Warning

 

Close

Confirm Action

Are you sure you wish to do this?

Confirm Cancel
Member Login

Posted: 12/4/2007 5:51:22 AM EDT
[Last Edit: 12/4/2007 9:33:18 AM EDT by rottrob]
12/04/07

Man arrested in protest of political film

Thomas Austin, 78, is charged with trespassing at the Port Charlotte Town Center mall.

PORT CHARLOTTE -- Thomas Austin is no stranger to conflict. At just 15, he joined the Navy to fight in World War II.

Sunday, the 78-year-old Punta Gorda veteran had a bone to pick with a new target: actor Tom Cruise.

At the Port Charlotte Town Center mall, Austin was joined by his wife, Christine, in protest of the Cruise film "Lions for Lambs," which many have interpreted as a negative commentary on the United States' current military presence in the Middle East. The film also is playing at the mall's Regal Cinemas.

Austin and his wife, carrying placards discouraging patrons from seeing the movie Sunday afternoon, were asked by mall management to leave the premises. He did not comply and was arrested and charged with trespassing.

Released on $500 bond, Austin said Monday that the arrest and charge haven't fazed him or his stance against the film.

"I get tired of these movies that take off on the military. That's my bag," Austin said. "This particular movie, I feel like when these Arab TV stations get a hold of some excerpts from it, it's just not going to make things easy for our people over there."

The mall's manager of marketing, Sue Storck, issued a statement in response to Austin's arrest and trespassing charge.

"Questions regarding content of the movie in question should be directed to the theater or its parent company," the statement read. "Port Charlotte Town Center does not allow picketing on mall property in accordance with our uniform Code of Conduct. The Code of Conduct is posted prominently throughout Port Charlotte Town Center."

Austin said he just wants to call attention to the movie, which he believes is representative of the degeneration of American society.

"I didn't see the movie, but I read about it," he said. "Maybe I should go see it just so I'll know a little more about what I'm talking about."

Promotional material for the film calls it a "powerful and gripping story that digs behind the news, the politics and a nation divided to explore the human consequences of a complicated war."

His wife Christine said she'd rather the two of them not give their money to the film, which was produced, directed and starred-in by Robert Redford.

"I won't give them my money. I know what goes on in the movie. I've seen TV blurbs of it," Christine Austin said. "I'd rather give it to a charity."

As for the general public's response, box office returns would suggest most have also found other ways to spend their money. According to boxofficemojo.com, the film has earned $14.5 million in the U.S. since its release, a slim number by today's domestic box office standards, especially considering the film's star power.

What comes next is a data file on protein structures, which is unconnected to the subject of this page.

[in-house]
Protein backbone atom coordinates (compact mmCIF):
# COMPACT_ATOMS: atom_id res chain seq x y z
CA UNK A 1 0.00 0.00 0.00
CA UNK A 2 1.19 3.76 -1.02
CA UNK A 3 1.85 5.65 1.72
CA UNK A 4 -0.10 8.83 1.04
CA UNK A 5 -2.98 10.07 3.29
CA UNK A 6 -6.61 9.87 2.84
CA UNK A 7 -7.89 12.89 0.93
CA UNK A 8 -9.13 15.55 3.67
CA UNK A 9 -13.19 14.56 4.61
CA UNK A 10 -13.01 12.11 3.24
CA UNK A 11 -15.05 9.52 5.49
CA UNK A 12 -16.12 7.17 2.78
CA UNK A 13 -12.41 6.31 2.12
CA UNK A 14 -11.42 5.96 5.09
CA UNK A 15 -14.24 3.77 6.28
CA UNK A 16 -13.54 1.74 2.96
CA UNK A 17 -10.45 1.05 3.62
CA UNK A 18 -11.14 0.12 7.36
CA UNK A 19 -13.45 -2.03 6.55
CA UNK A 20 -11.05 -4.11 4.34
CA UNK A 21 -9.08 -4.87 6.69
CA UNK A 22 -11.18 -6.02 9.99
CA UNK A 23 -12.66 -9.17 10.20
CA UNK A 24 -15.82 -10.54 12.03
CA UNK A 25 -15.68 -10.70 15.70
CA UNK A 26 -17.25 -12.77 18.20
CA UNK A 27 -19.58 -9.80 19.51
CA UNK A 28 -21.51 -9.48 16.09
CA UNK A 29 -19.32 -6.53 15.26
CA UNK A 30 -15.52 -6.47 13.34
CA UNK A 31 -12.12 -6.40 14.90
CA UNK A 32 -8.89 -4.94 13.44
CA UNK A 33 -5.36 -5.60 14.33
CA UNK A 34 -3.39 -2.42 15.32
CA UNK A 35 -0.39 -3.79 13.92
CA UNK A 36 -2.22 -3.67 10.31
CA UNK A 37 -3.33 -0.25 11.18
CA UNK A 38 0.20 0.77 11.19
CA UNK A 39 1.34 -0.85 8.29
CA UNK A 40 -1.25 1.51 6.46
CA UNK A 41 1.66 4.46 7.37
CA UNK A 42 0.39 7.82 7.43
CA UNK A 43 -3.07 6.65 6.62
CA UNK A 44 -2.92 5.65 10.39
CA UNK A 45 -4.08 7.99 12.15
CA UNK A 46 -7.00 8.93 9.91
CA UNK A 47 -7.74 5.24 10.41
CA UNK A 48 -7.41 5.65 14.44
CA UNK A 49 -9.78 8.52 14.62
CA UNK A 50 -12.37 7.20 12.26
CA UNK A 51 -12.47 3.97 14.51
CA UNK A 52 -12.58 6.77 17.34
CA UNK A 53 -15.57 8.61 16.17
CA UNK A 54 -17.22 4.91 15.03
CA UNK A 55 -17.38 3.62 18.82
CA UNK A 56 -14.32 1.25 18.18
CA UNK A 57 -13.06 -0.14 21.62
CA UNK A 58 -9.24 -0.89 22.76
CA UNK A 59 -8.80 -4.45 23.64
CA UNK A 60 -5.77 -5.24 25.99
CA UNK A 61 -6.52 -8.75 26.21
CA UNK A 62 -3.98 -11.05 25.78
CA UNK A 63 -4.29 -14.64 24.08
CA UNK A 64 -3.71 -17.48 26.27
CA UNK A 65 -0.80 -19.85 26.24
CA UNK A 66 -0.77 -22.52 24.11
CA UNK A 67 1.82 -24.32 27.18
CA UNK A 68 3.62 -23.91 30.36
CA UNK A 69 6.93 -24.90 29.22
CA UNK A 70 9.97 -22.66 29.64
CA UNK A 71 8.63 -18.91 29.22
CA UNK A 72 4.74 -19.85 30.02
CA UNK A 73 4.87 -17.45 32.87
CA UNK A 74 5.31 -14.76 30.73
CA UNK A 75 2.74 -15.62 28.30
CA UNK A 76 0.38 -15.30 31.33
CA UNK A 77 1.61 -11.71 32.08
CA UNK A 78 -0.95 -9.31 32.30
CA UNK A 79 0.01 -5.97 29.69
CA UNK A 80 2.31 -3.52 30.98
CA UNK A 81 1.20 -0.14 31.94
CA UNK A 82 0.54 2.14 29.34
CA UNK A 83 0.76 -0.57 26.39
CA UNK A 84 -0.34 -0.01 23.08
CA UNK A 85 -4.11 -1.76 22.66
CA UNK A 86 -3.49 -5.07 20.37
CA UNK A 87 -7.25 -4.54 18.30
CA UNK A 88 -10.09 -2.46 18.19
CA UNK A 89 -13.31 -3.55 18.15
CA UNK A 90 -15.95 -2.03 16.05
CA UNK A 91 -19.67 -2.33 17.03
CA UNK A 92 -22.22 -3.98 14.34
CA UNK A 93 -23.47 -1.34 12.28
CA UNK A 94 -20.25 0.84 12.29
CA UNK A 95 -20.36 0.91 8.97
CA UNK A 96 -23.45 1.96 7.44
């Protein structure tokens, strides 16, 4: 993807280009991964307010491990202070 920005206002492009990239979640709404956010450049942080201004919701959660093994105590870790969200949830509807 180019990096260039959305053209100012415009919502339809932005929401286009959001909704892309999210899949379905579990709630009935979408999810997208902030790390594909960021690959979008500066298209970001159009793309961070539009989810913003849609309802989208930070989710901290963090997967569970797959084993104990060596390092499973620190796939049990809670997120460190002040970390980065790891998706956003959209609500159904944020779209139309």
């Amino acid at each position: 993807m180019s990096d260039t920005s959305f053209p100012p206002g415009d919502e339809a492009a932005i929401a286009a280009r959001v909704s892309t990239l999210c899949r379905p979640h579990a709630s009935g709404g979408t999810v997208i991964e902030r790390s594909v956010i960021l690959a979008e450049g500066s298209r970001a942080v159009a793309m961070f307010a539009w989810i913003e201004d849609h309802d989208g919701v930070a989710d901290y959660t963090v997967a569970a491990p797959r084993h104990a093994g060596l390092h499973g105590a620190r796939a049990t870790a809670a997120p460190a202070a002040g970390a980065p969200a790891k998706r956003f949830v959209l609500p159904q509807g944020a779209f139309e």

Christine Austin said most of the theater attendees she and her husband saw supported their stance against the film. She said she complied with the mall's requests and avoided arrest Sunday to ensure her husband's release.

"I chose to give them the placard and leave the building because I knew I was going to have to be able to get bail for my husband," she said. "I can't believe it. I have a real hard time believing that people are unable to express themselves and that he was put in jail for expressing his feelings."

Depending on which person you talk to, Austin's arrest and court date scheduled for Dec. 12 are either a nonissue, or a major concern.

"He has a host of medical issues, and that's what worries me," Christine Austin said. "I guess that it worked out all right for that day, but we're concerned about what will happen on Dec. 12."

Thomas Austin was complementary of the CCSO's arrest and had no complaints about mall staff. For him, the protest and voluntary arrest were a matter of principle.

He said the situation has his son, who lives in South Florida, excited. Austin said his son called it his father's "one last hurrah."

"I'll be 79 next month," Thomas Austin said. "What am I going to do? Most of the people I know just sit around bitching and whatnot and I decided I'm going to do something. I'm not going to stop now."

You can e-mail Neil Hughes at nhughes@sun-herald.com.

By NEIL HUGHES

Staff Writer

© 2007 All rights reserved.
Your Local Internet Service Provider
A division of Sun Coast Media Group Inc.
Publishers of the Sun newspapers.



link

I for one give him credit for standing up for what he believes.
Link Posted: 12/4/2007 4:06:26 PM EDT
I would have to agree with you there Rob. I have heard it wasn't a very good movie anyway to boot.
Link Posted: 12/4/2007 4:58:04 PM EDT
I'm willing to donate to his defense fund.
Link Posted: 12/5/2007 4:07:13 AM EDT
It wouldn't surprise me if the Town Center Mall drops all charges.
Top Top